Ted Talks star Wes Hagen will lead a tasting panel with J. Wikes wines titled: “Don’t talk about it, drink it. The hedonistic history of wine and fermented beverages.” 

Wine will be paired with each of our VIP chef demonstrations and guests will be able to sip 250 different varieties of wine in the Grand Tasting Pavilions.

Q: What was the thinking when you came up with the idea of a wine and food festival?  

A: When I started Newport Beach Wine & Food four years ago, there was no other food and wine event in Newport Beach so there was a void and need. I wanted to create something different, an event more like the best food and wine events across the country. Bringing in nationally recognized celebrity chefs, master sommeliers, executive chefs from the best local restaurants, exclusive wineries, spirits, live music and all set within an intimate and boutique experience where you actually get to mingle and converse with your favorite icons.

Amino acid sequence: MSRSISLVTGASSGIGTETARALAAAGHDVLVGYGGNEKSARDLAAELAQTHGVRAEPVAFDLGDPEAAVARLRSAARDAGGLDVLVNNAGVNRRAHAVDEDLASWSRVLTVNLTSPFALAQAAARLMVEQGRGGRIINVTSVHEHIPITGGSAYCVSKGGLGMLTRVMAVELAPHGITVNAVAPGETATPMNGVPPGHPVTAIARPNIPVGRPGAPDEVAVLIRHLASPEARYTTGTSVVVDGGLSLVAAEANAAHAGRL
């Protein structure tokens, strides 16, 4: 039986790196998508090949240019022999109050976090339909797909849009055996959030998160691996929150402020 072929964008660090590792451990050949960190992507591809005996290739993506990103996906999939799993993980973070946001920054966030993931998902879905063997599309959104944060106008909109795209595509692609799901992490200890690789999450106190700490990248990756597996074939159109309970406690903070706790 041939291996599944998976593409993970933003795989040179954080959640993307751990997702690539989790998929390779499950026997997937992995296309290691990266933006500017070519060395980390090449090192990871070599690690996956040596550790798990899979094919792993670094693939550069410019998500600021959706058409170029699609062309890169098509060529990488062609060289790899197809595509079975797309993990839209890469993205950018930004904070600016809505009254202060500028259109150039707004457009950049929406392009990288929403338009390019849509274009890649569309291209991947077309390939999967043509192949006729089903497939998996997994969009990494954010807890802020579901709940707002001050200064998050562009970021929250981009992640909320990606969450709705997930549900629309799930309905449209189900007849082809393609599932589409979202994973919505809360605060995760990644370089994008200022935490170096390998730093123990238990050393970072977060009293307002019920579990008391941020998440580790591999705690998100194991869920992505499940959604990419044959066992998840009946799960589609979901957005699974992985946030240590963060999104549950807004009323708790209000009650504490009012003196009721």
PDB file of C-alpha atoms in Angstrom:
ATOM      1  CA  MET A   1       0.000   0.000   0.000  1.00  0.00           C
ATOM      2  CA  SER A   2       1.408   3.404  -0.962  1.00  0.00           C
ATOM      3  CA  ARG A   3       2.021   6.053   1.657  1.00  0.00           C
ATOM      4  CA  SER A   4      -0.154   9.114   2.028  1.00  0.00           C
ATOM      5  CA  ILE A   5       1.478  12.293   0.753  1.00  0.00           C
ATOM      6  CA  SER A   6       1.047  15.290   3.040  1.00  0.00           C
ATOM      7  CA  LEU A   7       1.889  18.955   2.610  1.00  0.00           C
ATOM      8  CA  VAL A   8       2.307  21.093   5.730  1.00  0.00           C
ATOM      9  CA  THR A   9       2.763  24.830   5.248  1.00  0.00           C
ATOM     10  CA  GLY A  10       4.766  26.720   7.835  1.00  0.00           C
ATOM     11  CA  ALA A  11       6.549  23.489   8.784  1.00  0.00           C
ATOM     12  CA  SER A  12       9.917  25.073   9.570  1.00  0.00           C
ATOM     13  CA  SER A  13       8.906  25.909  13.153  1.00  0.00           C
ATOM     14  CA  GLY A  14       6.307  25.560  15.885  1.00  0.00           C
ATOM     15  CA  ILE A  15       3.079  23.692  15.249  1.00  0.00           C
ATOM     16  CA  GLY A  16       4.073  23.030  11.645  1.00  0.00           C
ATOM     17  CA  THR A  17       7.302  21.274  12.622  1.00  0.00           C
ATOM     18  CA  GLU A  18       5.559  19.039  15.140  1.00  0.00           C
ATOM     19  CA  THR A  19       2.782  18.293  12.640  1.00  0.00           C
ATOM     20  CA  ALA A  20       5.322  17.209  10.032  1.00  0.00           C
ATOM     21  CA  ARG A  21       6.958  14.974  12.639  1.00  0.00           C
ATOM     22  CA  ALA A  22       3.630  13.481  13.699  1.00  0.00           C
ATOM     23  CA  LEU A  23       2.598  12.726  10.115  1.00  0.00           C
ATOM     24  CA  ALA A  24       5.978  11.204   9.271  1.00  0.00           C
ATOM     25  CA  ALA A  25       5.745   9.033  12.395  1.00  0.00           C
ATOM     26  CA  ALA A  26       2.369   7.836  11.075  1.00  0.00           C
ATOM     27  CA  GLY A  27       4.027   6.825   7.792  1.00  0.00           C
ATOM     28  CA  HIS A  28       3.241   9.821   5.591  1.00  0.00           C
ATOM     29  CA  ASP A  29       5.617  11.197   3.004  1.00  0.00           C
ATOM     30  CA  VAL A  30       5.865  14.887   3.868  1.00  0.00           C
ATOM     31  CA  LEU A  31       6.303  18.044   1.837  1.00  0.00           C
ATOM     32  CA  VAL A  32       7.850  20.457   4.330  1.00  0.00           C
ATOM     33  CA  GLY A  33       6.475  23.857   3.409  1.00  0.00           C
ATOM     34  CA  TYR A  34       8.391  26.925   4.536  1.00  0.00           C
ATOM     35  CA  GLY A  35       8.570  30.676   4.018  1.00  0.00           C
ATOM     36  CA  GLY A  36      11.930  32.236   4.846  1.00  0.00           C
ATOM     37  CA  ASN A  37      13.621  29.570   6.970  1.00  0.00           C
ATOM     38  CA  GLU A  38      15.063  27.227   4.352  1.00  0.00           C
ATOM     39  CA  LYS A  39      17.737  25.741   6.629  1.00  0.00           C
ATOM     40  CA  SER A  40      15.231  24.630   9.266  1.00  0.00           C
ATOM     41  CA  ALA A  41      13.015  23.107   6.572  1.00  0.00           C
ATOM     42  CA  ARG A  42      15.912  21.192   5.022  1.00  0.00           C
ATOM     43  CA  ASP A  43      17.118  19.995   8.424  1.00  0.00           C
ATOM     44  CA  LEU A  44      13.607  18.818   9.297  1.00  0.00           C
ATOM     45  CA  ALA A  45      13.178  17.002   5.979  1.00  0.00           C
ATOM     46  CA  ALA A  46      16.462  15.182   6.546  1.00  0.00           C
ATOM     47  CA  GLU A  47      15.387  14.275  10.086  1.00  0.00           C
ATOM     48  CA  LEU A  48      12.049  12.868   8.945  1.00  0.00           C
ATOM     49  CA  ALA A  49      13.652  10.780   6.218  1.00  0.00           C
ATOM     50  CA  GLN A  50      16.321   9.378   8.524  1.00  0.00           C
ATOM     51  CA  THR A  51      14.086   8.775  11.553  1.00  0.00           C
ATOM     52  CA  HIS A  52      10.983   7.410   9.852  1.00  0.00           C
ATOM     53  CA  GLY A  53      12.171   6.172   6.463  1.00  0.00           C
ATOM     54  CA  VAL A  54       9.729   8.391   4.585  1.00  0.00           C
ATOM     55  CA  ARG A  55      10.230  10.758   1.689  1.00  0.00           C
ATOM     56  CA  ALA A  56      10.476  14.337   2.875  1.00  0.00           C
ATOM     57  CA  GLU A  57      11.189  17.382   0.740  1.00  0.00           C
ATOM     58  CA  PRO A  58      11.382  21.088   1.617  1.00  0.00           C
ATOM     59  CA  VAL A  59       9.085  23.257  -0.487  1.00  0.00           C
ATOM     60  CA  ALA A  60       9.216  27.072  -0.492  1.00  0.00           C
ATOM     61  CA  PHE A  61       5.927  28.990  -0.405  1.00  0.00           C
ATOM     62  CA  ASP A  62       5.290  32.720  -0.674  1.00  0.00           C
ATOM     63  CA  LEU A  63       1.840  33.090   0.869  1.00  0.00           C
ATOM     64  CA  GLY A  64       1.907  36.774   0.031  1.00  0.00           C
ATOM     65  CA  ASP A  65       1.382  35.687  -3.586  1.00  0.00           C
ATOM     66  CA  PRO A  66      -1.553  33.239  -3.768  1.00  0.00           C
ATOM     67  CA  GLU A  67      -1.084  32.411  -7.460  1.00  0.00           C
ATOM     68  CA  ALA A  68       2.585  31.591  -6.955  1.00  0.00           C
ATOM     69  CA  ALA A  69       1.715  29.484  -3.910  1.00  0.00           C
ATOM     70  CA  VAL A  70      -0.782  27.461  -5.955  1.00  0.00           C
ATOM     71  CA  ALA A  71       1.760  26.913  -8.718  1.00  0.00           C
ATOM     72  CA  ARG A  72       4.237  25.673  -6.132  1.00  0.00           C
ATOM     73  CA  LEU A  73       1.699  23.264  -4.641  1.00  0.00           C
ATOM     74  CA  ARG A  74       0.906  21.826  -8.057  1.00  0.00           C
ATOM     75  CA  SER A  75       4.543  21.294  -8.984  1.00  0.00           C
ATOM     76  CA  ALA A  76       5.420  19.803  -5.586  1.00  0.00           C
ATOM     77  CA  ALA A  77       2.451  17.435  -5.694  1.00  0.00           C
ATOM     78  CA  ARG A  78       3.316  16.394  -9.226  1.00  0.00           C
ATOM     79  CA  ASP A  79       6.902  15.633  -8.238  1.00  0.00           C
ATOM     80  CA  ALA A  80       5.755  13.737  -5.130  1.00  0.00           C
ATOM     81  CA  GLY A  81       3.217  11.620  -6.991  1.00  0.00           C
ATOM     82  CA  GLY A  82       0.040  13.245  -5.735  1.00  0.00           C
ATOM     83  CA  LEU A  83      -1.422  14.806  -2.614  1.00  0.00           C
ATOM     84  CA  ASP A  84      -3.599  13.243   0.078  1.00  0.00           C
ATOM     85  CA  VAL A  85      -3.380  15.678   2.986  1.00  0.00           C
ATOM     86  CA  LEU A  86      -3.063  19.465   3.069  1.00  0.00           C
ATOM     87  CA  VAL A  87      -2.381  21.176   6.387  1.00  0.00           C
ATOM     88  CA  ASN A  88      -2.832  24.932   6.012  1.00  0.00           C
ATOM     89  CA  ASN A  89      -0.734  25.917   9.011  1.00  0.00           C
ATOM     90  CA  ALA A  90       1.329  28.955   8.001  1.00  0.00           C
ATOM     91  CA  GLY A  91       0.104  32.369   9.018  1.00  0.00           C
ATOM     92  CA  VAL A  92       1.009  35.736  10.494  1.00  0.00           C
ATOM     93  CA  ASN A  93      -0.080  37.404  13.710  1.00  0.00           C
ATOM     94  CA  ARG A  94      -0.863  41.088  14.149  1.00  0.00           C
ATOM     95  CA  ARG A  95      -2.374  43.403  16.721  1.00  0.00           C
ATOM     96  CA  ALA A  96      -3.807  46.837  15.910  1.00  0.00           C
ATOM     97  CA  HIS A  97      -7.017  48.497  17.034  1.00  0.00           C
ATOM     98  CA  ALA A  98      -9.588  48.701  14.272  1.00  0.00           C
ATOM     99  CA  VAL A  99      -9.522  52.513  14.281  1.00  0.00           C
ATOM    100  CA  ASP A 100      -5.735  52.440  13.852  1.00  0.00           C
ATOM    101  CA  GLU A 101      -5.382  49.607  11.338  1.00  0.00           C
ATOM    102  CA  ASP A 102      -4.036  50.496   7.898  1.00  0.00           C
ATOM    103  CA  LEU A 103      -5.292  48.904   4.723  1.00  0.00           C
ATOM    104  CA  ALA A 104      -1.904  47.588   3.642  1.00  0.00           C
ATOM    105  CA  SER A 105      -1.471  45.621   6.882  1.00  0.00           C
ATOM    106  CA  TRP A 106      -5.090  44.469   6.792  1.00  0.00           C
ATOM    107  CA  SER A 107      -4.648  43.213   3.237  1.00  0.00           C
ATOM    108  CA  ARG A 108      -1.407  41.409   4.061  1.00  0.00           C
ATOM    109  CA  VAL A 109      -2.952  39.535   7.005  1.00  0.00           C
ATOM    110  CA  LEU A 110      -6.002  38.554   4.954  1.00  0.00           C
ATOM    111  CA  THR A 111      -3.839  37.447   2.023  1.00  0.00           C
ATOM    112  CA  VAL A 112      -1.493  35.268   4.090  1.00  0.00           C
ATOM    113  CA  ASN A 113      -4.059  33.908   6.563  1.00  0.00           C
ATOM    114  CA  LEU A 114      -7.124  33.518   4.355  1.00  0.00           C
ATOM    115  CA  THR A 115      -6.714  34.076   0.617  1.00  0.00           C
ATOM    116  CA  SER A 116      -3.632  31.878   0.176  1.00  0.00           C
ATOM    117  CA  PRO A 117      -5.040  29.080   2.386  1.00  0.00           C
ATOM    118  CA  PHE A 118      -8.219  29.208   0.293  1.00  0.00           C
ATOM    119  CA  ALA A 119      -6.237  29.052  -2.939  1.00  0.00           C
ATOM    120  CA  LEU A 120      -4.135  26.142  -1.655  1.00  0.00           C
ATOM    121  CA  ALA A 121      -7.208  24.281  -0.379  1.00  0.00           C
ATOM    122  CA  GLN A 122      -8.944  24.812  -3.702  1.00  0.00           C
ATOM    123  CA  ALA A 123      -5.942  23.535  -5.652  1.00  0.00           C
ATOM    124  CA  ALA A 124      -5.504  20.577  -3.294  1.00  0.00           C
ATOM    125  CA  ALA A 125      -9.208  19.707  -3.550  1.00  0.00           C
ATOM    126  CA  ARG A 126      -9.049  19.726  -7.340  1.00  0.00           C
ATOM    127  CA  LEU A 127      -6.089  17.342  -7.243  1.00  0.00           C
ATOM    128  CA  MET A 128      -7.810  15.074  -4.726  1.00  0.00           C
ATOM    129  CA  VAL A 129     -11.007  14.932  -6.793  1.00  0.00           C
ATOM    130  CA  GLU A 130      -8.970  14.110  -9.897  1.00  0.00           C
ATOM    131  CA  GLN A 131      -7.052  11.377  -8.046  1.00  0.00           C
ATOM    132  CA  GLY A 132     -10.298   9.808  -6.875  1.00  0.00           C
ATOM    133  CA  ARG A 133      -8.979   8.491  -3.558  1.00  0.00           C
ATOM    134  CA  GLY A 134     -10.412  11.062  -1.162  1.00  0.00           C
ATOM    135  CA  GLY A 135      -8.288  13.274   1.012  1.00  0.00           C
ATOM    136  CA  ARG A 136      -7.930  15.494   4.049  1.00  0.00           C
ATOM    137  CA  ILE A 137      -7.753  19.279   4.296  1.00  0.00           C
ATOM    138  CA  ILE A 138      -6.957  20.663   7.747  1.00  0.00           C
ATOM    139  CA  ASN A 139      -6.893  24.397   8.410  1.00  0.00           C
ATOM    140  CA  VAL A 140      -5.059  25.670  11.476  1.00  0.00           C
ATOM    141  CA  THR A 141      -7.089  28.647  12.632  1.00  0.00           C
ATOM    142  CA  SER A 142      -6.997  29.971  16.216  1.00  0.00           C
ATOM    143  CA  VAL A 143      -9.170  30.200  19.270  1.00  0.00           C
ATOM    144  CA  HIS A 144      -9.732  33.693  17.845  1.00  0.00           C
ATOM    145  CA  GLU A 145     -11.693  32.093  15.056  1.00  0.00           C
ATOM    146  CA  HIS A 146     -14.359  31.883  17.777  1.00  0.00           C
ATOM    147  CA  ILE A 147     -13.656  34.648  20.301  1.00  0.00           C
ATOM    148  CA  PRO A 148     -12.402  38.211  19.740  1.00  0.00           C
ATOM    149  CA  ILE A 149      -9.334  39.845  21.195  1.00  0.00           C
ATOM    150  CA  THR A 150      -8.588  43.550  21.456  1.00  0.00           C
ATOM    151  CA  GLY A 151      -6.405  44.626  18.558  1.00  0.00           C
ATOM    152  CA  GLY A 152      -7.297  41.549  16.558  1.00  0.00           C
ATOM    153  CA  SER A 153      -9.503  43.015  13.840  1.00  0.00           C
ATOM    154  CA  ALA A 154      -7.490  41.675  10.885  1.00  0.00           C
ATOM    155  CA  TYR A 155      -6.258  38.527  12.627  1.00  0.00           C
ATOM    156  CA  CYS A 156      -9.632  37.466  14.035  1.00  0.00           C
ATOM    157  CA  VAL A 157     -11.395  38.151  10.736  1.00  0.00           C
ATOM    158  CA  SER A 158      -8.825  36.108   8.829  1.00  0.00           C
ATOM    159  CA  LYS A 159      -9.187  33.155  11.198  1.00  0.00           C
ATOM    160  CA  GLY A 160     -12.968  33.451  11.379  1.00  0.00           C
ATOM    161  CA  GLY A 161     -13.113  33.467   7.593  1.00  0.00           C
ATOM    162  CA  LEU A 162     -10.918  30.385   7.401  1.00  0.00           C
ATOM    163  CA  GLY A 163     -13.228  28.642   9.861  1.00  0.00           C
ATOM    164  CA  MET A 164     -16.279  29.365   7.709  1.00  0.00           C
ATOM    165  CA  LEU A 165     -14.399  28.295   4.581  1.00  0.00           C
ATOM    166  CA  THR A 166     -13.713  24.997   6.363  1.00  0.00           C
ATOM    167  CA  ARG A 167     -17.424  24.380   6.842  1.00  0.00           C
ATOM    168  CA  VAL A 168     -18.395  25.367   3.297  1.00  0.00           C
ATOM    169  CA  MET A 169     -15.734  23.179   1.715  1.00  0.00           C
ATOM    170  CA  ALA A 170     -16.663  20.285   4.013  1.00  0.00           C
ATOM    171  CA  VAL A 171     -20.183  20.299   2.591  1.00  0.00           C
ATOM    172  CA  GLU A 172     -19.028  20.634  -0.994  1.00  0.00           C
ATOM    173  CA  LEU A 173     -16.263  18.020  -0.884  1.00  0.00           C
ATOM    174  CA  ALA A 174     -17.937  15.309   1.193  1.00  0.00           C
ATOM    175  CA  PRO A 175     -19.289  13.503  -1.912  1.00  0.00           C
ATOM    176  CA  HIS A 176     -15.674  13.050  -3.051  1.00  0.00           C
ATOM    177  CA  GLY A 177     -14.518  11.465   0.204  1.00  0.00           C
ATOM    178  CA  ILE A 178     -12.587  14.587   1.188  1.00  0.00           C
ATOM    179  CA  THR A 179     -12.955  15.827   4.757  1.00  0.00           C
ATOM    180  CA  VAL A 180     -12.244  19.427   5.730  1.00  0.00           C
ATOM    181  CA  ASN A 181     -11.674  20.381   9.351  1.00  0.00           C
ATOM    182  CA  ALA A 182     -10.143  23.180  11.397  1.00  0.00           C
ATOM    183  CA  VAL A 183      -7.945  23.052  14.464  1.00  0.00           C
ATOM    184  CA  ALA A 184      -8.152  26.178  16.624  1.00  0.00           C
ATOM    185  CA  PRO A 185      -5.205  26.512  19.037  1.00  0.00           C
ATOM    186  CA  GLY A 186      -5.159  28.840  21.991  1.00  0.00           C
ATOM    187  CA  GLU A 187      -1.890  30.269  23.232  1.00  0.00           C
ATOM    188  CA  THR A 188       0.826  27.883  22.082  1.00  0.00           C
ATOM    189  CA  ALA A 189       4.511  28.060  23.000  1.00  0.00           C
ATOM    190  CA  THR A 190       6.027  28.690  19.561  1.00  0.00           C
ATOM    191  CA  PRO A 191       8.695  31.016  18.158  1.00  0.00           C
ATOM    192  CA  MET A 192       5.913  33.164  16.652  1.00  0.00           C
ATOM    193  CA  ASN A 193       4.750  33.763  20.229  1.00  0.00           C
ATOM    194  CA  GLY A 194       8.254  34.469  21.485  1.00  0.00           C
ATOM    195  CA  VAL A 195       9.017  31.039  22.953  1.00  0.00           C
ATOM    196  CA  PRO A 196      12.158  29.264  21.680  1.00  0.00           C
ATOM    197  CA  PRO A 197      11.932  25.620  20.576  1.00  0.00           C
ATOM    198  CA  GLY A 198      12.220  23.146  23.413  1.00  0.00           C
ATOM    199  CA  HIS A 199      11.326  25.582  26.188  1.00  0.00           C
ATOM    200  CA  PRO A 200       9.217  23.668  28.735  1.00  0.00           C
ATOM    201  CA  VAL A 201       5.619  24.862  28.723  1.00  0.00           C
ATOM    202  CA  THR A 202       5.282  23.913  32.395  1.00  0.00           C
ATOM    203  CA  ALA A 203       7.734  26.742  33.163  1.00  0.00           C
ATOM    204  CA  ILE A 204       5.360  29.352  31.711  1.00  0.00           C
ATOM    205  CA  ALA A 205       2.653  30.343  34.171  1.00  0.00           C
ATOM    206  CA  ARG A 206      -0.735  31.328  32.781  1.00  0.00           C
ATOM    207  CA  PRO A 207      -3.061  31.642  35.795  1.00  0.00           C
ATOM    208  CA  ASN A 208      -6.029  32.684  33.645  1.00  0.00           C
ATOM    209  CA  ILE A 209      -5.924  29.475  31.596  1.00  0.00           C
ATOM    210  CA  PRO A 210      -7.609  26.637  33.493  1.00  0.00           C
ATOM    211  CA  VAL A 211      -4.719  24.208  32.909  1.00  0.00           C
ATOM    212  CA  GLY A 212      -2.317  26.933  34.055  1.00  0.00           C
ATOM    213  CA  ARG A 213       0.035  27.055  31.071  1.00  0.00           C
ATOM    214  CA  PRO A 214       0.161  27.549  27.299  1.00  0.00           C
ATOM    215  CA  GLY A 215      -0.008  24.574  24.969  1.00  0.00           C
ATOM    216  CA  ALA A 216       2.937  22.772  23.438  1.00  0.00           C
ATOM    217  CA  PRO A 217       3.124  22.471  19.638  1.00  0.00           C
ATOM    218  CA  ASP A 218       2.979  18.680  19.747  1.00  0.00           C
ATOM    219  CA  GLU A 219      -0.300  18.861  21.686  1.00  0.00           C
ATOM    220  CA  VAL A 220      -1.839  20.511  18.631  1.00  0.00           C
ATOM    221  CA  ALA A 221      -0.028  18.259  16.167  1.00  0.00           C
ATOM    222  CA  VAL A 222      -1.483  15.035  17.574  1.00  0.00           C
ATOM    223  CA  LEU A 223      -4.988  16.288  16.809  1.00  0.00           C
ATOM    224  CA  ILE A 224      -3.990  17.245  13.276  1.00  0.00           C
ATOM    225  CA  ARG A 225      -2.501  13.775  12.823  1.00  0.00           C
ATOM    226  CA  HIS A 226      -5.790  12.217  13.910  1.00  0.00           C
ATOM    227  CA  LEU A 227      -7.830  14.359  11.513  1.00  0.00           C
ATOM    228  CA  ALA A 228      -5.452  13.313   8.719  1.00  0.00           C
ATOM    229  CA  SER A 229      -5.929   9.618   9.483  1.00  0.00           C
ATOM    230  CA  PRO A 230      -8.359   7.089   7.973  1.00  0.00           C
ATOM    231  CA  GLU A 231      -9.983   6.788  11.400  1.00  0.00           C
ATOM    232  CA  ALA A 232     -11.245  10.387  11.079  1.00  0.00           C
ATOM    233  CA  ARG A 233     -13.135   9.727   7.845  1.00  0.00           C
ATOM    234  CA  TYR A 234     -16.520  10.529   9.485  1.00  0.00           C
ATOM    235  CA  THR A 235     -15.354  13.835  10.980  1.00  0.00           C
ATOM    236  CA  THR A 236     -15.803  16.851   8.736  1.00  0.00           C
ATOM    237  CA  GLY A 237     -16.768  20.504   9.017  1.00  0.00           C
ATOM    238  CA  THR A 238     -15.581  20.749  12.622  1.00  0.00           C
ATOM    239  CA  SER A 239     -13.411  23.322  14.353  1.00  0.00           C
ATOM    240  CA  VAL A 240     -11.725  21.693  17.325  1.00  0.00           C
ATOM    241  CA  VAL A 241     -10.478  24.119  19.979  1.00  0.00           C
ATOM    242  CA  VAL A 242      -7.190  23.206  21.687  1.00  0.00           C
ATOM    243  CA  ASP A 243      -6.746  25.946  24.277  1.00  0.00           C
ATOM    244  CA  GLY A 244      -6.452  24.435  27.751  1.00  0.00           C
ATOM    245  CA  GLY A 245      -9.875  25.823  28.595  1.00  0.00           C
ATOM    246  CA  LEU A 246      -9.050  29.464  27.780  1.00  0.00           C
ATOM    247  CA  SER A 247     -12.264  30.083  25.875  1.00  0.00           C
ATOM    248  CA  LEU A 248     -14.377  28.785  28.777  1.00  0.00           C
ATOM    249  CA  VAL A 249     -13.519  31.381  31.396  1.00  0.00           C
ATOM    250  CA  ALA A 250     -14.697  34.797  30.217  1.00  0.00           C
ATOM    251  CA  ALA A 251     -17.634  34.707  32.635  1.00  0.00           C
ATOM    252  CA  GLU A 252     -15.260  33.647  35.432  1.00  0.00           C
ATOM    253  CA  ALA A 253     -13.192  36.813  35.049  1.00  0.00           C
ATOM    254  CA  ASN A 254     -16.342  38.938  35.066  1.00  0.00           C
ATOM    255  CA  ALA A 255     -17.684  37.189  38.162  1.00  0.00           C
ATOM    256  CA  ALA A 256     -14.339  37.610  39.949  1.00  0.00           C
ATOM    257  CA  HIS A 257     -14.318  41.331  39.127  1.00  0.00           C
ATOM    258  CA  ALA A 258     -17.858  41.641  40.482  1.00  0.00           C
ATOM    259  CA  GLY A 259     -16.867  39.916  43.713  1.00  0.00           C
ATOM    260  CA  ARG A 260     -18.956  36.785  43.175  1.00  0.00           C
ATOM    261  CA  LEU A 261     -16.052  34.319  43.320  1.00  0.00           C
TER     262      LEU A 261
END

Our constant goal is to provide something valuable for everyone involved. An experience for chefs and vintners to share and teach their passions, for foodies and wine lovers to indulge and for restaurants, wineries, sponsors and guests to all connect with each other in a welcoming environment. Being recognized on the world stage is our long-term goal.

Q: Cooking or wine? What does Stephanie Salem know more about?  

A: Definitely cooking. I grew up loving to cook with my mom and grandma’s, so I learned at a very early age that food brings people together. Food and different cultures have always been a driving force in my life. When I lived in Europe, Central Asia, Asia and Africa, I would have a local cook that made meals for our team. These cooks became my friends as we sat in the kitchen, taught each other our different languages and cooked together.